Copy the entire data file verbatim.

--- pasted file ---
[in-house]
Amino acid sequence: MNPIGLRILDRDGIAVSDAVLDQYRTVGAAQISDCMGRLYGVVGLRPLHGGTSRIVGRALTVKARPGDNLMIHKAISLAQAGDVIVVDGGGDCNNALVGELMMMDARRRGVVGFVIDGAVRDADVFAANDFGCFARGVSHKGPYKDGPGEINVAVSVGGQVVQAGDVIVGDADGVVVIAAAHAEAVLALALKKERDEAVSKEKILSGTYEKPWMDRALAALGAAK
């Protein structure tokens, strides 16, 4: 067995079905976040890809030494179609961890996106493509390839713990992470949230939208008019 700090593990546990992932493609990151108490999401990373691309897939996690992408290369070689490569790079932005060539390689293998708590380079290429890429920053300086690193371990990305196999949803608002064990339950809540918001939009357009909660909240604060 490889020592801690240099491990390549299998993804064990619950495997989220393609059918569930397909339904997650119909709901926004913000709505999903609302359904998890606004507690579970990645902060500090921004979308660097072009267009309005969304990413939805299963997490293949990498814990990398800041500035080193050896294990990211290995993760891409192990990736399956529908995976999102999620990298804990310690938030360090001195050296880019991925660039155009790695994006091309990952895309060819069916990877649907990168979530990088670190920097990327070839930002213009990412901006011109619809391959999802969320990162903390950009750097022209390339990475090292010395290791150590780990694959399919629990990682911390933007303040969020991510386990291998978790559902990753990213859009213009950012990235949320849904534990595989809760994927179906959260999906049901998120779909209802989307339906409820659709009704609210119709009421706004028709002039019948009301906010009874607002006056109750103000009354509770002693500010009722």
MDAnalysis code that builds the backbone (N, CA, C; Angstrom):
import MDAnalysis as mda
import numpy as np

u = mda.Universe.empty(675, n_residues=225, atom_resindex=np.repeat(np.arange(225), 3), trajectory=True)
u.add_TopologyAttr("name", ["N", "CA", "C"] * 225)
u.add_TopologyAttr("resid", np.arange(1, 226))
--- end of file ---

[in-house]
Amino acid sequence: MNPIGLRILDRDGIAVSDAVLDQYRTVGAAQISDCMGRLYGVVGLRPLHGGTSRIVGRALTVKARPGDNLMIHKAISLAQAGDVIVVDGGGDCNNALVGELMMMDARRRGVVGFVIDGAVRDADVFAANDFGCFARGVSHKGPYKDGPGEINVAVSVGGQVVQAGDVIVGDADGVVVIAAAHAEAVLALALKKERDEAVSKEKILSGTYEKPWMDRALAALGAAK
């Protein structure tokens, strides 16, 4: 067995079905976040890809030494179609961890996106493509390839713990992470949230939208008019 700090593990546990992932493609990151108490999401990373691309897939996690992408290369070689490569790079932005060539390689293998708590380079290429890429920053300086690193371990990305196999949803608002064990339950809540918001939009357009909660909240604060 490889020592801690240099491990390549299998993804064990619950495997989220393609059918569930397909339904997650119909709901926004913000709505999903609302359904998890606004507690579970990645902060500090921004979308660097072009267009309005969304990413939805299963997490293949990498814990990398800041500035080193050896294990990211290995993760891409192990990736399956529908995976999102999620990298804990310690938030360090001195050296880019991925660039155009790695994006091309990952895309060819069916990877649907990168979530990088670190920097990327070839930002213009990412901006011109619809391959999802969320990162903390950009750097022209390339990475090292010395290791150590780990694959399919629990990682911390933007303040969020991510386990291998978790559902990753990213859009213009950012990235949320849904534990595989809760994927179906959260999906049901998120779909209802989307339906409820659709009704609210119709009421706004028709002039019948009301906010009874607002006056109750103000009354509770002693500010009722």
MDAnalysis code that builds the backbone (N, CA, C; Angstrom):
import MDAnalysis as mda
import numpy as np

u = mda.Universe.empty(675, n_residues=225, atom_resindex=np.repeat(np.arange(225), 3), trajectory=True)
u.add_TopologyAttr("name", ["N", "CA", "C"] * 225)
u.add_TopologyAttr("resid", np.arange(1, 226))